Crypto Glossary

Posted on September 13, 2021 in
Glossary

Line Chart

A line chart is a graphical representation of the price history of a certain digital asset. In this chart style, just the closing prices of securities are used and they are shown over time. Price charts may be used for any time period, but line charts, which are most often used to depict day-to-day price changes, are the most common kind of chart.

What is a line chart?

A line chart is a graphical representation of the price history of a certain digital asset. In this chart style, just the closing prices of securities are used and they are shown over time. Price charts may be used for any time period, but line charts, which are most often used to depict day-to-day price changes, are the most common kind of chart.

Because they do not take into account time intervals and instead focus solely on price fluctuations, line charts are similar to Kagi and Renko charts in that they imitate the Japanese chart style. 

Graphs with line breaks are created by a sequence of up bars and a series of down bars (referred to as lines). Obviously, upward lines reflect growing prices, whereas downward lines show dropping prices, etc. 

A line chart is used to determine whether the current closing price is the same as the prior closing price. Three lines are the most often used number of line settings. When applied to a particular stock, this is referring to comparing the present stock price to the stock price 2 periods ago. The price must be above the buy price to be considered an up-trend and below the sell, price to be considered a down-trend. When the price movement remains close to the closing price, a reversal signal will not be issued.

Workings of a line chart

When creating a line chart, one uses “markers” to place points on the chart, which are connected by straight lines. The information in these tables is interconnected by simple lines that make viewing easier. Many areas employ line charts, but they are especially beneficial when it is important to show how values change over time. 

Visual representations of values over time, such as changes in the prices of securities, corporate revenue sheets, and stock market indices, are commonly employed in finance with line charts. These features can also be used to compare securities from different issuers. In technical analysis, line charts are widely employed by investors to visualize trends. 

Line charts have several inherent restrictions. An example is when there are too many data points on a line chart, which obscures the overall meaning. The visuals are very simple to use to create various effects. 

Types of lines in a line chart

Only four kinds of lines exist:

  • Up lines — Uptrend— Activate when there is an uptrend. 
  • Down lines — When price moves down, new support and resistance levels are formed.
  • Projected up lines — A hypothetical intraday uptrend that would be created based on the current price (before the actual closing price is set). 
  • Projected down lines – throughout the course of a single trading day, a probable downside target may appear if the current price were to go up (before the actual closing price is set).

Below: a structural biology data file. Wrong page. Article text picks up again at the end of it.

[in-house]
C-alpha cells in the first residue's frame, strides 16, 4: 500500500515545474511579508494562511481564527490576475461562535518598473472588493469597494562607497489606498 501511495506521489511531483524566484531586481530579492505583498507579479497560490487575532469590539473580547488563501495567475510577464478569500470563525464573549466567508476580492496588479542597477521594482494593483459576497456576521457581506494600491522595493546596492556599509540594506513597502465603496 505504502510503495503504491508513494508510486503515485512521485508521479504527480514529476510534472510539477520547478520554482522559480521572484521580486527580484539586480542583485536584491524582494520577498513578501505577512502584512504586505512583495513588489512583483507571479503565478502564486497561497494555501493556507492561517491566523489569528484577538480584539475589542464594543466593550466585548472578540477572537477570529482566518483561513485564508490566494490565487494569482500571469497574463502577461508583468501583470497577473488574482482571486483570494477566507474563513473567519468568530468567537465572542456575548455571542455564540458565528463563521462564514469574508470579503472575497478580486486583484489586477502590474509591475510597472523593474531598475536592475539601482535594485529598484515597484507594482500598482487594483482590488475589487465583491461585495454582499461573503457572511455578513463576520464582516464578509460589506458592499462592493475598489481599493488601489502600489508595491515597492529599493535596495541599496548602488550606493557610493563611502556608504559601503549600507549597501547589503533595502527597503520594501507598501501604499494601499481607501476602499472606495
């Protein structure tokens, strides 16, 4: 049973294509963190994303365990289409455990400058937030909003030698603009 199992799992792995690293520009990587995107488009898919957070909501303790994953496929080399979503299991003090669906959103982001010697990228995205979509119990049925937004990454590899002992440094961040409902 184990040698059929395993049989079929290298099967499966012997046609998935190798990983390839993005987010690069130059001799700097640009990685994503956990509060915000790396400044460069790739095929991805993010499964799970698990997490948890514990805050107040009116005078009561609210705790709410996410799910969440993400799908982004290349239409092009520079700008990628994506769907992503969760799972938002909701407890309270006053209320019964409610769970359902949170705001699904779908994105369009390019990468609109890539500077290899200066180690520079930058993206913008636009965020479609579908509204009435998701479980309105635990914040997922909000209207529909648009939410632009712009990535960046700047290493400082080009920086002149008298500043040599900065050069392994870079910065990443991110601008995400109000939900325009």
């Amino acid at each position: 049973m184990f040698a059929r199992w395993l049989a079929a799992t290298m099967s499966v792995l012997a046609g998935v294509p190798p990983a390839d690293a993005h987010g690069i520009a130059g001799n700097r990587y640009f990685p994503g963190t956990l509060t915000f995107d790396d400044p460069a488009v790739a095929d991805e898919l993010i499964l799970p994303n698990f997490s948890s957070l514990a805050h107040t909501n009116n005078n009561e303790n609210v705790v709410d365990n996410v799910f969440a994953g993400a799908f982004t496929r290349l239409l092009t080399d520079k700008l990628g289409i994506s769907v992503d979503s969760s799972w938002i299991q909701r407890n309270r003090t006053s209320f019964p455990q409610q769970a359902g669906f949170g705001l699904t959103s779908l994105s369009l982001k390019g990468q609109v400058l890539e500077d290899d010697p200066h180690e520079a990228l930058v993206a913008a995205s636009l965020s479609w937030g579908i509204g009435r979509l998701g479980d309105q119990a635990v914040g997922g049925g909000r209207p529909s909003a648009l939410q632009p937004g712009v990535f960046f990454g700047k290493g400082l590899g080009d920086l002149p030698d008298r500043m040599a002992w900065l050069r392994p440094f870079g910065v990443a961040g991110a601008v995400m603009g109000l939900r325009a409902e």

Related Articles

What Is Crypto Fear And Greed Index? Should You Look At It Before Buying Crypto?

July 01, 2022

What Is Crypto Fear And Greed Index? Should You Look At It Before Buying Crypto?

Fear and Greed Index is used to measure investors’ sentiments in the crypto world. Learn more about it before your next purchase.

Chiliz (CHZ) 2022 – 2030 Price Prediction: Is It Time To Buy CHZ?

June 30, 2022

Chiliz (CHZ) 2022 – 2030 Price Prediction: Is It Time To Buy CHZ?

If you’re interested in buying CHZ, let us help you with this Chiliz 2022-2030 price prediction. Click to read now!

What Is Cryptocurrency?: How It Works, Important Terms & Popular Crypto

June 30, 2022

What Is Cryptocurrency?: How It Works, Important Terms & Popular Crypto

What is cryptocurrency? If you ask a crypto-bro this, they’ll probably give you a long spiel. Here’s the abridged simple explanation!

We offer investors a variety of opportunities in the digital assets industry. Our innovative platform provides access for anyone seeking investment returns anywhere, anytime. Our ecosystem aims at making finance an everyday enriching activity.

RISK WARNING ON DIGITAL PAYMENT TOKEN SERVICES

The Monetary Authority of Singapore ("MAS") requires us to provide this risk warning to you as a customer of Zipmex.

Before you pay Zipmex any money or DPT, you must be aware of the following.

  1. Zipmex is not currently licensed by MAS to provide DPT services. This means that you will not be able to recover all the money or DPTs you paid to Zipmex if Zipmex’s business fails.
  2. You should not transact in the DPT if you are not familiar with this DPT. This includes how the DPT is created, and how the DPT you intend to transact is transferred or held by Zipmex.
  3. You should be aware that the value of DPTs may fluctuate greatly. You should buy DPTs only if you are prepared to accept the risk of losing all of the money you put into such tokens.
  4. You should be aware that Zipmex may offer services related to DPTs which are promoted as having a stable value, commonly known as “stablecoin”.
  5. DPT held in your Hosted Wallet is not subject to the Singapore Deposit Insurance Scheme (“SDIC”) or any similar insurance or guaranty scheme of any other jurisdiction. In addition, funds stored in your Fiat Wallet do not benefit from the SDIC or any similar insurance or guaranty scheme of any other jurisdiction.

ZipUp+ products have not been approved by the Monetary Authority of Singapore (“MAS”) under the Payment Services Act 2019 and MAS has not reviewed or approved any features of these product offerings. Please review this link for the full terms and conditions and risk disclosure.